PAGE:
Thursday, November 29, 2007

Mulroney/Schreiber: the last minute stay edition

What are the Harper Conservatives trying to do with their very fine, careful legal strategy in the Schreiber matter? These guys are incredible. Won't do anything until forced to act. Last night they apparently capitulated on their push to extradite Schreiber and will now agree to a stay of the extradition order. But only for 10 days. And it's conditional on Schreiber's lawyers agreeing to some expedited timetable set by the Justice Department. So it really doesn't seem like much of a substantive response to the major political problem facing Harper and his Justice Minister. They appear to be stonewalling on ensuring Schreiber's availability for these Committee hearings but also for a public inquiry. As Eddie stated the other day, you can't speak out of both sides of your mouth. Their offer last night seems motivated by p.r. concerns, nothing else.

The report from the Globe on the federal government's suddenly discovered power to act on the extradition order:
The sense of urgency surrounding Mr. Schreiber's testimony eased last night when the government said it would not extradite him while a last-ditch appeal remains before the courts.

The government offered to push back the earliest extradition date from Saturday to Dec. 10, but Mr. Schreiber's lawyers refused and said they would let the Ontario Court of Appeal settle the matter tomorrow.

His lawyers want the Ontario court to grant a stay of the extradition, pending an appeal to the Supreme Court of Canada. The Supreme Court will take weeks to consider whether it will hear Mr. Schreiber's appeal, likely allowing him to remain available for questioning by MPs.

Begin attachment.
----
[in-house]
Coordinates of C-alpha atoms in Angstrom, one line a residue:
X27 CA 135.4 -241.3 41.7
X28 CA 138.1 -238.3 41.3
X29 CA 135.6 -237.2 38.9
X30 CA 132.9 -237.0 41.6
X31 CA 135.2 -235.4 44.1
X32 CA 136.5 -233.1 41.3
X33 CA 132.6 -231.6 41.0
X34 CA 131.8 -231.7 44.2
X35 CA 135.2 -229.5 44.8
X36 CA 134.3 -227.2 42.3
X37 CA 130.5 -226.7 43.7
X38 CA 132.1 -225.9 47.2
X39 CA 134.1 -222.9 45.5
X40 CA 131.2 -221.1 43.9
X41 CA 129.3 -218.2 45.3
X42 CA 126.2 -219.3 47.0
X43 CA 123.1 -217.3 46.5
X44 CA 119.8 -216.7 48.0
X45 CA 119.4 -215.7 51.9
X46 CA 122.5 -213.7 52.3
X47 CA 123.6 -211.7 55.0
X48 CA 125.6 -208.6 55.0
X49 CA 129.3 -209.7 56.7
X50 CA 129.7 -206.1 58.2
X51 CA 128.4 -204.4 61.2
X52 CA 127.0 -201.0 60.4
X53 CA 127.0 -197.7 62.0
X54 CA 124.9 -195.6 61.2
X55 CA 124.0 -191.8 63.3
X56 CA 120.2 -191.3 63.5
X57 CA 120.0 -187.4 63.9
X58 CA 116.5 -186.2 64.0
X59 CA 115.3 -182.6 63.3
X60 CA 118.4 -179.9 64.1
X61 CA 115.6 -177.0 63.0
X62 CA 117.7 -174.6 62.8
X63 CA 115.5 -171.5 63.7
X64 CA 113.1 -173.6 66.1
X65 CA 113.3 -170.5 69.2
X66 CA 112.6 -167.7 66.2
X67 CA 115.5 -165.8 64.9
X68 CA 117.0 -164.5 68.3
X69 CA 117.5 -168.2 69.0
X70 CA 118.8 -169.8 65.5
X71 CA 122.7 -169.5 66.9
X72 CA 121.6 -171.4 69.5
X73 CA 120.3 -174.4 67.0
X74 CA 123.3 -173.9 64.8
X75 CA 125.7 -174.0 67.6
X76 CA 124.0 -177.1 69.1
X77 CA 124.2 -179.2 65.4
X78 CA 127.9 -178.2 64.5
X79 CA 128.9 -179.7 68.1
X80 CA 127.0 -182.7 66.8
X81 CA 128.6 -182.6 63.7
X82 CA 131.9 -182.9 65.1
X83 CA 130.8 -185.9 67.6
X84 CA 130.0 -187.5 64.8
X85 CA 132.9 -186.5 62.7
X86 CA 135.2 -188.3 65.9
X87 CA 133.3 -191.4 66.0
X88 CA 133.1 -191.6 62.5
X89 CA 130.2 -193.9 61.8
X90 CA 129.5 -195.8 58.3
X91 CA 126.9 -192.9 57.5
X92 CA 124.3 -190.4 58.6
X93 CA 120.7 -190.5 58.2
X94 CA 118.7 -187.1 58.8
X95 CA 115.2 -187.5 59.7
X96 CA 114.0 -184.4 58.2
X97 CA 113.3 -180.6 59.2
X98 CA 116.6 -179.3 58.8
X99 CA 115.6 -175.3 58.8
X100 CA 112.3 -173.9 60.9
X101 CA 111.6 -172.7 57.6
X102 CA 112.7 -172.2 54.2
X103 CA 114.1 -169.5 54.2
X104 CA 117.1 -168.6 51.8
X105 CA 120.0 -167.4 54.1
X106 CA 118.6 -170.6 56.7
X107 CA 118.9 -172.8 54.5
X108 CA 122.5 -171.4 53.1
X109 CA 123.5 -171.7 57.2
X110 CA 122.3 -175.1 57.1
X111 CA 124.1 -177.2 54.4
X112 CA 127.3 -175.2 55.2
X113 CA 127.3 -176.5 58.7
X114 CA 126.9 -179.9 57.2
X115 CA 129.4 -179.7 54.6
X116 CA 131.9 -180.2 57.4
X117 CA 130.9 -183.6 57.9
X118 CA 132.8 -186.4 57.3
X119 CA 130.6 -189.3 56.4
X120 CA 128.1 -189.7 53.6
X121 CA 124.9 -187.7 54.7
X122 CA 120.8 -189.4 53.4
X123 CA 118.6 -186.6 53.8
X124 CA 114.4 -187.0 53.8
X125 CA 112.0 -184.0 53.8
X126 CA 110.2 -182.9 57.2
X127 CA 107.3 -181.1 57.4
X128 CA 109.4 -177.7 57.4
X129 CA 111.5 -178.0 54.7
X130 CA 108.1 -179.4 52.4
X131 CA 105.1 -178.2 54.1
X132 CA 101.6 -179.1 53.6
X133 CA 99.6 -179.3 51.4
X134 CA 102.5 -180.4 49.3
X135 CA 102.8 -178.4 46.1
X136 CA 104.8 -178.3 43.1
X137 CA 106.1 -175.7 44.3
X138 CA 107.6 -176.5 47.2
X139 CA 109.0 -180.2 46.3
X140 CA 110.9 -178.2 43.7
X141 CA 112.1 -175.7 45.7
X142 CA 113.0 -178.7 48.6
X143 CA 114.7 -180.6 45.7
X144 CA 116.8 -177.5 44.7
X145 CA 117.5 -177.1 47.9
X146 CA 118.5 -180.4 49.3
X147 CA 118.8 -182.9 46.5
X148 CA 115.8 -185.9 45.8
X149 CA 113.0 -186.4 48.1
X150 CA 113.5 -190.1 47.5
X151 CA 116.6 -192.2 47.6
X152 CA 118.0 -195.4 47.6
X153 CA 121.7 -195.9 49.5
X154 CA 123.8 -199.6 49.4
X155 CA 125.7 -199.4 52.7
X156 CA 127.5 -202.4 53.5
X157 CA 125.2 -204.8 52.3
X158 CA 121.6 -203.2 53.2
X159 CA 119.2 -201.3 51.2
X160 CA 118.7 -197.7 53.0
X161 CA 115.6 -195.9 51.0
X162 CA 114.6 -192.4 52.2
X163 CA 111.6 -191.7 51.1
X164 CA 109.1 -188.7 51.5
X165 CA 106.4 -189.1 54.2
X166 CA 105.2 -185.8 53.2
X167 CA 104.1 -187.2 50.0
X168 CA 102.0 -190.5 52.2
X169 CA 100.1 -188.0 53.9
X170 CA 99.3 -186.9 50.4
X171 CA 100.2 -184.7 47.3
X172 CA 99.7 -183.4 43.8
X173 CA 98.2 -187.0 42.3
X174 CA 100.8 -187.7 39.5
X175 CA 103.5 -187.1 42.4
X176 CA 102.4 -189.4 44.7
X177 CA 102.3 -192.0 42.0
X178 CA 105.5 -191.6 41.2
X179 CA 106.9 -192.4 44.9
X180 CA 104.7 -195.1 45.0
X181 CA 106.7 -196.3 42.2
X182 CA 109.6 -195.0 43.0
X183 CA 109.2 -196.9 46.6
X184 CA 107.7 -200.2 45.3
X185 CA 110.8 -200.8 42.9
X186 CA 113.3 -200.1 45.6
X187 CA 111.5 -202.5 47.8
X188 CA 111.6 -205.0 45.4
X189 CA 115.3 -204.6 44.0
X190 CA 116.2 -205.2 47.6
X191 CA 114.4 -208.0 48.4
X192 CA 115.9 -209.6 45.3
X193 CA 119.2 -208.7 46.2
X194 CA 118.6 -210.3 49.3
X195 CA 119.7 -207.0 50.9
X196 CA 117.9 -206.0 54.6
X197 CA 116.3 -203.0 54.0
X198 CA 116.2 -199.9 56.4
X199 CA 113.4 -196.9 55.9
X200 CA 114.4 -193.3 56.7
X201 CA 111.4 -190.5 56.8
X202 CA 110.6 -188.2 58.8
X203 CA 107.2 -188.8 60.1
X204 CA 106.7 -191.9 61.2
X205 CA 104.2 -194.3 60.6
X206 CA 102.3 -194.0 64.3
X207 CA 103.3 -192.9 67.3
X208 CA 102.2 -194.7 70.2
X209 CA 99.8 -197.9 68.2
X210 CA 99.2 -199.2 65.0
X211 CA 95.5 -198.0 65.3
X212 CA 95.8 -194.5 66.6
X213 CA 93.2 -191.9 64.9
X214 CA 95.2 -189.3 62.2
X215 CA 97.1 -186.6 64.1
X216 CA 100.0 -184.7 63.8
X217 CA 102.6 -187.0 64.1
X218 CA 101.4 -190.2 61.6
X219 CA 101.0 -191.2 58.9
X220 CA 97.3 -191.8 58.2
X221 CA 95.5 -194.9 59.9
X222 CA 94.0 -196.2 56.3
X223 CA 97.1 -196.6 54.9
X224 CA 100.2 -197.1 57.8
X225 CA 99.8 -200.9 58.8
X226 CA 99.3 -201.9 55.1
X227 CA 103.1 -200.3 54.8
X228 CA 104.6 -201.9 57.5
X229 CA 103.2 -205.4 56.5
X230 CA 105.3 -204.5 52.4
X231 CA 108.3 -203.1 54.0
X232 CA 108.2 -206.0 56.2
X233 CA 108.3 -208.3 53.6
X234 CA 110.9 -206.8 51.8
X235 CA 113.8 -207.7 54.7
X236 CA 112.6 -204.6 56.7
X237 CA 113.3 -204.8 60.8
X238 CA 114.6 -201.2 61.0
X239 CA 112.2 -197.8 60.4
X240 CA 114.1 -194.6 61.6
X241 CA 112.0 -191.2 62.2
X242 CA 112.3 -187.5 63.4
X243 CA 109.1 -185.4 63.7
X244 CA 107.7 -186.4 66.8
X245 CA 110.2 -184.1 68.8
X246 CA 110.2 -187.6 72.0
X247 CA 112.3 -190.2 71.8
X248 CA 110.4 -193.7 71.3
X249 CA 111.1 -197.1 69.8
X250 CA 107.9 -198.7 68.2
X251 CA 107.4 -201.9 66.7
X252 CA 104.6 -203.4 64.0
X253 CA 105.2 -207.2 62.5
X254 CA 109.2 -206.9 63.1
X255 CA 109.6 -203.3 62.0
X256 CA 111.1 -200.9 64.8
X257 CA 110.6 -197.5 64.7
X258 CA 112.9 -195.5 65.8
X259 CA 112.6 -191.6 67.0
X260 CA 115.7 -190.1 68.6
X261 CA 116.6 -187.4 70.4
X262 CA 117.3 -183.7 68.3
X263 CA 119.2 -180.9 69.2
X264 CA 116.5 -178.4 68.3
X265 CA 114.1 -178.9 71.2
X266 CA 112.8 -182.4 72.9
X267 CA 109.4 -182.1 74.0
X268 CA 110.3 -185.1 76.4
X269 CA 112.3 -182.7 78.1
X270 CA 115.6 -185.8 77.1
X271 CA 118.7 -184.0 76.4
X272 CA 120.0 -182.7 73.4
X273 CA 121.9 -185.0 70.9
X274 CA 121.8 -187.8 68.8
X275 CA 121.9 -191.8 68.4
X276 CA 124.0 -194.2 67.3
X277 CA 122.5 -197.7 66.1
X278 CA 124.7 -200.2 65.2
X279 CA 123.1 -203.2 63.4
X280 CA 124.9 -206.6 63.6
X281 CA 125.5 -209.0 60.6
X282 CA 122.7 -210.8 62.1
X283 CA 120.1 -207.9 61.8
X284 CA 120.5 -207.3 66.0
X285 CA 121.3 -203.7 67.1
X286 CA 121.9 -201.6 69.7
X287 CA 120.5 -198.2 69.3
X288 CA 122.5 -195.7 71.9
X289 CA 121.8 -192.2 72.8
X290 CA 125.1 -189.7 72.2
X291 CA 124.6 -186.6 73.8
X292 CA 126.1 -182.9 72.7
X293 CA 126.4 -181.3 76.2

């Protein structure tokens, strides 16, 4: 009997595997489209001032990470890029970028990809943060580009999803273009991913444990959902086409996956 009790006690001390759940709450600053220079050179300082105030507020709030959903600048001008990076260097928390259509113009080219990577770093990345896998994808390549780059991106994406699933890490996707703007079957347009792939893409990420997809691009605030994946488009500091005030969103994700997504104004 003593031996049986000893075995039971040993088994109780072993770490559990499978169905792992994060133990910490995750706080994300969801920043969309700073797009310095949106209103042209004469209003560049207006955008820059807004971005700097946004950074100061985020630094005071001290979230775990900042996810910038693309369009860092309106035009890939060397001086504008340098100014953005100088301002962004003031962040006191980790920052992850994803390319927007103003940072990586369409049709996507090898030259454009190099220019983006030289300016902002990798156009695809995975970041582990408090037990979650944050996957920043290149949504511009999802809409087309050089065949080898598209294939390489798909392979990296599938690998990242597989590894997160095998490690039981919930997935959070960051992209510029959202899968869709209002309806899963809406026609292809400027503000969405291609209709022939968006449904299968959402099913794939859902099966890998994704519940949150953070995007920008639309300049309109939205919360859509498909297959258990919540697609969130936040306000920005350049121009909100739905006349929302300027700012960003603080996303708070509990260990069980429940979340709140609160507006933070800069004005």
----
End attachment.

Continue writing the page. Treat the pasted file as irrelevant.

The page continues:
The offer to push back the extradition came as a surprise, given that Justice Minister Rob Nicholson said Tuesday that he had no authority to take such action.

In a letter to the law clerk of the House, a senior Justice Department official said Mr. Nicholson will have to act on the extradition order within 45 days of the Supreme Court ruling or else Mr. Schreiber could apply to be released.

"We have written to Mr. Schreiber's lawyer to advise him that the Attorney General of Canada will consent to the application for a stay, provided that steps are taken to expedite the application for leave to appeal," Donald Rennie said.
Seems to me there are rules in place on such legal procedures. Why the federal government believes it can dictate a time frame to a citizen is a little bizarre.

Also of note from various reports, including the one cited above...a former Prime Minister of this country is under significant scrutiny here regarding his business dealings with Schreiber and there are a ton of unanswered questions about these circumstances. This hearing today will be the first public hearing under oath to deal with questions that have been lingering for years now. Yet all Jack Layton seems to be focussed on is widening this inquiry to others in his neverending quest to excuse Conservative wrongdoing. He sounds like he's already moved on from the main event.

The show starts today...stay tuned...